In the United Kingdom it is not a requirement for a trade mark or design licence to be registered at the UK Intellectual Property Office (UKIPO), so why bother?
If a licence is not registered, any rights held by a licensee are ineffective against any third party to whom the licensor’s rights are later assigned to provided that the third party is ignorant or unaware of the licence. This means the third party takes free from the licence and can ultimately prevent the licensee from continuing to use the rights granted under the original licence.
However, if the third party conducts relevant due diligence and becomes aware of the licence, the third party cannot take ownership of the original licensor’s rights free from the licence.
It is therefore important to record a licence at the UKIPO as soon as possible after grant. Recording the licence will automatically put third parties on notice of it and means that the licence will survive for as long as the associated trade marks or designs remain on the register. This ultimately means the trade marks and/or designs will be less valuable to third parties.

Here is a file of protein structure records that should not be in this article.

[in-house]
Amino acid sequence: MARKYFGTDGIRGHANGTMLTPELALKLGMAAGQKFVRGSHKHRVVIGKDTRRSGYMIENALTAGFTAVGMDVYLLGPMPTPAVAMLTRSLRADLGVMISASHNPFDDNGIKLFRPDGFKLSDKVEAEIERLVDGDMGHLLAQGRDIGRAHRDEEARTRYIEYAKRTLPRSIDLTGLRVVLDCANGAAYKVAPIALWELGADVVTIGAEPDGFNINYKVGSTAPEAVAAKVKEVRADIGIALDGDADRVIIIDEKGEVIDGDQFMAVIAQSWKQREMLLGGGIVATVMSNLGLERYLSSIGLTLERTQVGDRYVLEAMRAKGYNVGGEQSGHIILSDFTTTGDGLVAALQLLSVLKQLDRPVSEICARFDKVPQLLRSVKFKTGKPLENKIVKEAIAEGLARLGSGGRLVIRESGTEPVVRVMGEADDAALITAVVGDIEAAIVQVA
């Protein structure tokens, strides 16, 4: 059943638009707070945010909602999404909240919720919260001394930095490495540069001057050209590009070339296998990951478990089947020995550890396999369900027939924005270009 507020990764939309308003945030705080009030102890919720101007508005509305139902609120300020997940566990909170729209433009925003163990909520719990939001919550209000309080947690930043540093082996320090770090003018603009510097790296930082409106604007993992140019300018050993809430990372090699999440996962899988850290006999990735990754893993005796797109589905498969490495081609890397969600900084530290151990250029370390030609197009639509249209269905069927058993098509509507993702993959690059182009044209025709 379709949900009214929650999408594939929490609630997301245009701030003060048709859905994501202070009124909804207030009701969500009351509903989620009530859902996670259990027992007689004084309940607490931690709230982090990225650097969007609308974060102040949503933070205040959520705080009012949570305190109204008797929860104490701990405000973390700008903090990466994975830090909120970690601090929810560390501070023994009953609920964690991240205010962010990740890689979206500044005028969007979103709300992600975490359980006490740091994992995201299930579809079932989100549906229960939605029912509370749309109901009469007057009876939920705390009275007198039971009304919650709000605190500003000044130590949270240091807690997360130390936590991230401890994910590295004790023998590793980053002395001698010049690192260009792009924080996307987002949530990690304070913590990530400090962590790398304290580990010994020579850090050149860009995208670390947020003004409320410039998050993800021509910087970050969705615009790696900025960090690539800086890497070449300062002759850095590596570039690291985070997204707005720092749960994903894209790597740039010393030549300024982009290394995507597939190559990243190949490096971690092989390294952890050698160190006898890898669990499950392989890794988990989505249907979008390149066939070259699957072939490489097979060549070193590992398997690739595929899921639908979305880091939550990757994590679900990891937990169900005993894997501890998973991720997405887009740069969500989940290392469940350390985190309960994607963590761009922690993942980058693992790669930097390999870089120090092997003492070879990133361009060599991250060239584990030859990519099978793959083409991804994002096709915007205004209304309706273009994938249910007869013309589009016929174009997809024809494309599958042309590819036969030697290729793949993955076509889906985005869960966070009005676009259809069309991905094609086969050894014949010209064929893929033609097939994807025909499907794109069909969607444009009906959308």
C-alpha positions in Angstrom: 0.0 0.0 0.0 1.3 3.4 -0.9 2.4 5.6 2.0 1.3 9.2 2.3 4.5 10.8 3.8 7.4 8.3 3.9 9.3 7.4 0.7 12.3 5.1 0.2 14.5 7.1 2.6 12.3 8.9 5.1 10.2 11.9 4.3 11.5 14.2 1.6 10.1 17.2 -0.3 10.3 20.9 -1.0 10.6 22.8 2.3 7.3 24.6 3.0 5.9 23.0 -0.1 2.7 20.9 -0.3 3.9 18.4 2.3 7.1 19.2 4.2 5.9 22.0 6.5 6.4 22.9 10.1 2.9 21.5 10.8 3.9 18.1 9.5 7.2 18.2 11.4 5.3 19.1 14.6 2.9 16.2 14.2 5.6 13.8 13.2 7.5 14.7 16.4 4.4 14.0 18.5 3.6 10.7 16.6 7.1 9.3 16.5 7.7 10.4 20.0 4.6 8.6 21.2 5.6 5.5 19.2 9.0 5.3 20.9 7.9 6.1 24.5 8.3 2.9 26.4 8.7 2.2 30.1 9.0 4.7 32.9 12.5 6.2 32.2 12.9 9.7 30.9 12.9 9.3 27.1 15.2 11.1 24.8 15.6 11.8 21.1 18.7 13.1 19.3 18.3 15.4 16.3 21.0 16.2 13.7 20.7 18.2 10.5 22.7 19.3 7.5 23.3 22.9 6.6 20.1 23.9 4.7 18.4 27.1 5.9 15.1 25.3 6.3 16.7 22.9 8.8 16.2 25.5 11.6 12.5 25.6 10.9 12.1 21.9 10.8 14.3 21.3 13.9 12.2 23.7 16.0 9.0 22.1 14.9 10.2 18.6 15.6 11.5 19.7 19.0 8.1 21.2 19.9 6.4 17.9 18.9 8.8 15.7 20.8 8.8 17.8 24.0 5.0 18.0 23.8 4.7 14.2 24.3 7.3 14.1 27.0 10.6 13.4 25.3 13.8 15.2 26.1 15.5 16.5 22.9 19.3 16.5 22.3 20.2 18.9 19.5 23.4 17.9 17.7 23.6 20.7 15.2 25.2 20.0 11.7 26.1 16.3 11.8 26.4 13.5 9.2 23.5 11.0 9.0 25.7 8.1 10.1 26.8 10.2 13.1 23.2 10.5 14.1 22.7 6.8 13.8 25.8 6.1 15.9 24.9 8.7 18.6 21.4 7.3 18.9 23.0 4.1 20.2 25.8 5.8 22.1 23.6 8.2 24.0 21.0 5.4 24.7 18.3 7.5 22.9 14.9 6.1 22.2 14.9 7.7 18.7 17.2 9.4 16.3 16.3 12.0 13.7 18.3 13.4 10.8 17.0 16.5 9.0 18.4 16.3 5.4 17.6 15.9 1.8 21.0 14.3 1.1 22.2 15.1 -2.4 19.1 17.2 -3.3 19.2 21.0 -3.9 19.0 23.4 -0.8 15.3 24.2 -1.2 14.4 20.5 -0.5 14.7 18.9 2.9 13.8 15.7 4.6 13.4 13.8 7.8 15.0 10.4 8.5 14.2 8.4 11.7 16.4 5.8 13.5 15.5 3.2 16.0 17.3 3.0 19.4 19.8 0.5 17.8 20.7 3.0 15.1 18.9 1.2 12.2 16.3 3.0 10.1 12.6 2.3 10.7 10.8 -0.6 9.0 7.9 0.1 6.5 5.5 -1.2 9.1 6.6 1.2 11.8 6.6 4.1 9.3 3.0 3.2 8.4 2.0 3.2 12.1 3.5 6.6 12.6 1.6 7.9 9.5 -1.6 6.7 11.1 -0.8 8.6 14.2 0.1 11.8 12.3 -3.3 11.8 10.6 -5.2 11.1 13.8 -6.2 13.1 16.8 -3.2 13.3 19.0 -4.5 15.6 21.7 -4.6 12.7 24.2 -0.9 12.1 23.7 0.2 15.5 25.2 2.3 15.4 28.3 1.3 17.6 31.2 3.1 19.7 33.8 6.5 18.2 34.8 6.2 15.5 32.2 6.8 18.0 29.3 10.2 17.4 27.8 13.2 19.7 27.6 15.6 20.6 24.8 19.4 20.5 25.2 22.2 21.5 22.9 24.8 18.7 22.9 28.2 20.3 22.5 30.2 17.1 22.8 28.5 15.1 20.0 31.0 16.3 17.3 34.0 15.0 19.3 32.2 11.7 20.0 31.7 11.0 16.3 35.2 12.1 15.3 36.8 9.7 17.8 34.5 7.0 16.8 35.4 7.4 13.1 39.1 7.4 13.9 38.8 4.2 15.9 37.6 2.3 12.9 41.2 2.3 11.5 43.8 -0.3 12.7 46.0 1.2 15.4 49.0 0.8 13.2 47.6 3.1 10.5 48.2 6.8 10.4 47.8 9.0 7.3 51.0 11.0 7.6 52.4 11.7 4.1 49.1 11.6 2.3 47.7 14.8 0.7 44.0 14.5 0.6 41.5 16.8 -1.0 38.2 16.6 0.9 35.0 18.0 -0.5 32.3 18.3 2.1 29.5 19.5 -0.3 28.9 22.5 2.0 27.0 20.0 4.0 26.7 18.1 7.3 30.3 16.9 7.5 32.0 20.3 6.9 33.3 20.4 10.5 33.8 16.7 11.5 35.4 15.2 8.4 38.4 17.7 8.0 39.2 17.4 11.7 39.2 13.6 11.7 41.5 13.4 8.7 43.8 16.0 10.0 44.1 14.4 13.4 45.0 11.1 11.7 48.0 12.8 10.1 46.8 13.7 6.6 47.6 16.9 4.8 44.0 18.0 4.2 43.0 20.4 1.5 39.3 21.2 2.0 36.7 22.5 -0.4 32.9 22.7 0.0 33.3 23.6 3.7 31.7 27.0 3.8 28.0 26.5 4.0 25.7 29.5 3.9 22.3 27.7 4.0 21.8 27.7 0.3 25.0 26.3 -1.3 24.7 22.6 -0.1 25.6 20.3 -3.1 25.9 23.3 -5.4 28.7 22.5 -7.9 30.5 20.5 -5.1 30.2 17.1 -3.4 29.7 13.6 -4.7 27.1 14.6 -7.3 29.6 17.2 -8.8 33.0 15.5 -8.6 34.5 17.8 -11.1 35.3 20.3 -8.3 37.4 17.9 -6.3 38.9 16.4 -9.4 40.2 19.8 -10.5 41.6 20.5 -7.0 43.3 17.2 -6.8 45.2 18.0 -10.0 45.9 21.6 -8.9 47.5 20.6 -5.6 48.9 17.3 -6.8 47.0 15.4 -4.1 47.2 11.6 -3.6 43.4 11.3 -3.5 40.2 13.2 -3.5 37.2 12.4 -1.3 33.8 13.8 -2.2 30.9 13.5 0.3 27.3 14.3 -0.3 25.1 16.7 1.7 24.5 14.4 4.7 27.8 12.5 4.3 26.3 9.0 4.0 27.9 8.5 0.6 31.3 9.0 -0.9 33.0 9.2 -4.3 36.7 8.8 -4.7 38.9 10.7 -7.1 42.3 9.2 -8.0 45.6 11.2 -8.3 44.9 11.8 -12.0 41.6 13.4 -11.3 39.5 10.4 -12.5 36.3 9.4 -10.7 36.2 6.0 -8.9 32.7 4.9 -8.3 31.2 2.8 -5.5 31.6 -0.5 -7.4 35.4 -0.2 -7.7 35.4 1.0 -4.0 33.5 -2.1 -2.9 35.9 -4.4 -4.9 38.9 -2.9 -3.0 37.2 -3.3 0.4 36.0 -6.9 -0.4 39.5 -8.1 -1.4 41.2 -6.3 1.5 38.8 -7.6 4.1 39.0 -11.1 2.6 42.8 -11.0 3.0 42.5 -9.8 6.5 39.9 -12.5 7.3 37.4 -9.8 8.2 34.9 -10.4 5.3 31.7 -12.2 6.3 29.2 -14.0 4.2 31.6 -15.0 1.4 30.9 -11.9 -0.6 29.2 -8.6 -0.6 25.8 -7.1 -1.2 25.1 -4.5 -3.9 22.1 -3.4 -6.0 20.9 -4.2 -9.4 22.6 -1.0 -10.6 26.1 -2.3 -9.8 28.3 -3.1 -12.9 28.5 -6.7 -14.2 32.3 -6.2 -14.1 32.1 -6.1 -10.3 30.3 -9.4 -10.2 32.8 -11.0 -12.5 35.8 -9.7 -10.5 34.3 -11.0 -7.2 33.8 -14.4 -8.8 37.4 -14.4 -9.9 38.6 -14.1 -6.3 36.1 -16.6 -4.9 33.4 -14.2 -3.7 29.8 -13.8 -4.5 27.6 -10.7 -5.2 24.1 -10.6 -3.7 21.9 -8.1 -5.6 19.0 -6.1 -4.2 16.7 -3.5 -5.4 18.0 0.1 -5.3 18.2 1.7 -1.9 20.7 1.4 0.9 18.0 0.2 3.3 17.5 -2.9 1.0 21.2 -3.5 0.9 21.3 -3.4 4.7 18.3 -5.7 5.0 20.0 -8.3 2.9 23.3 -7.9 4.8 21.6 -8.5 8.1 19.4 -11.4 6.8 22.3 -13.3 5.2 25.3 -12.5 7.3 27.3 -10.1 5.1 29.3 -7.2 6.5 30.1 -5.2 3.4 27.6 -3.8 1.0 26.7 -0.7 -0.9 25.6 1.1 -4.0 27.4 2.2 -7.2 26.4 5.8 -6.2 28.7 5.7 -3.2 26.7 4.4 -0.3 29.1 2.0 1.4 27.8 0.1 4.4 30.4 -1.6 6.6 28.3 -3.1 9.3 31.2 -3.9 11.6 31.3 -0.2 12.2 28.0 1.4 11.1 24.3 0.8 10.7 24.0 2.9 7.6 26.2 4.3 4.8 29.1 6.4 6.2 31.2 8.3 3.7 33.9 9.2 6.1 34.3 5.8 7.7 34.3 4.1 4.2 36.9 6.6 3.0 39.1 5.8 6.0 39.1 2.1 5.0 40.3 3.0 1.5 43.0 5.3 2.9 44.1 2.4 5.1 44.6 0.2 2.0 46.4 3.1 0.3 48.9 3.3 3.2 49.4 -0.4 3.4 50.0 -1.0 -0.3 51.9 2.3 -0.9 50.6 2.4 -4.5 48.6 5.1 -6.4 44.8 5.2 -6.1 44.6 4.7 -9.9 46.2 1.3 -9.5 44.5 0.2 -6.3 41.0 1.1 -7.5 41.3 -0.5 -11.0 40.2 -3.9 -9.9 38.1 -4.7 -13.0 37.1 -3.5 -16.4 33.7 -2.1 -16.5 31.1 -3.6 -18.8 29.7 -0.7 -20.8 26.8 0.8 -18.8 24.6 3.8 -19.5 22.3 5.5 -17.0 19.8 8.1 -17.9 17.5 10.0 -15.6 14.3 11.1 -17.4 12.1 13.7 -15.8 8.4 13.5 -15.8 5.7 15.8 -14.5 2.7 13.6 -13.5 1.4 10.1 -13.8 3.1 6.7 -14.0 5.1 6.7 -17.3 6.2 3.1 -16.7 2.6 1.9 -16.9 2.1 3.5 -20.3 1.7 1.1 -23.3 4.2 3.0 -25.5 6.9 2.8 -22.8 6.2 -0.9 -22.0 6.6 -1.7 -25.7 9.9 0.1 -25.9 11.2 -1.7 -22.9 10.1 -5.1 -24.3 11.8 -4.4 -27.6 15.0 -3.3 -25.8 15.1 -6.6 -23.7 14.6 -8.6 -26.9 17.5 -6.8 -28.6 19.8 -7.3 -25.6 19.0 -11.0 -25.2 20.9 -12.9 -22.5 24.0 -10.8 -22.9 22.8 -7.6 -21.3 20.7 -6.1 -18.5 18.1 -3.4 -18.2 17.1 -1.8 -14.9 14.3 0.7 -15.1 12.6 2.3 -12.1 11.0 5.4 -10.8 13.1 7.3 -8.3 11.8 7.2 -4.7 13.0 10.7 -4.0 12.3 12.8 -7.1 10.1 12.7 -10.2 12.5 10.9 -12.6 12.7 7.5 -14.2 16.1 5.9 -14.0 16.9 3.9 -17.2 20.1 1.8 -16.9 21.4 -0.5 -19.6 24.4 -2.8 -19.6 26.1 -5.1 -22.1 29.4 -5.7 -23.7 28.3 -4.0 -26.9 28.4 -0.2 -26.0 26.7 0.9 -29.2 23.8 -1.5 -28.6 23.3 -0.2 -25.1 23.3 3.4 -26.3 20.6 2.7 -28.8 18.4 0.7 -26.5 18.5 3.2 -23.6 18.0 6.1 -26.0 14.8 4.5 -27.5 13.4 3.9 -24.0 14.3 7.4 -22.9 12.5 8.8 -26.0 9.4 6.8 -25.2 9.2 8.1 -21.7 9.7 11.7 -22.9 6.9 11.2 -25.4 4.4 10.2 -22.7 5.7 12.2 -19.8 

It is important to note that if a licence is not registered within six months of grant, the licensee will not be able to claim its legal costs in any proceedings for infringement which occurred before the licence was registered. Other than this requirement, there is no restriction on when a licence can be registered.
In terms of the registering process, a licensee may apply to the UKIPO to register its interests against the relevant trade marks or designs. Permission from the licensor is not required but a licensee will need to provide proof of the licence when making the application together with a covering letter. Form TM50 must be completed and there is a registration fee of £50. The licence itself will not be available online but third parties can make a request to access all documents filed. It is therefore important to consider whether any confidential terms should be redacted before filing.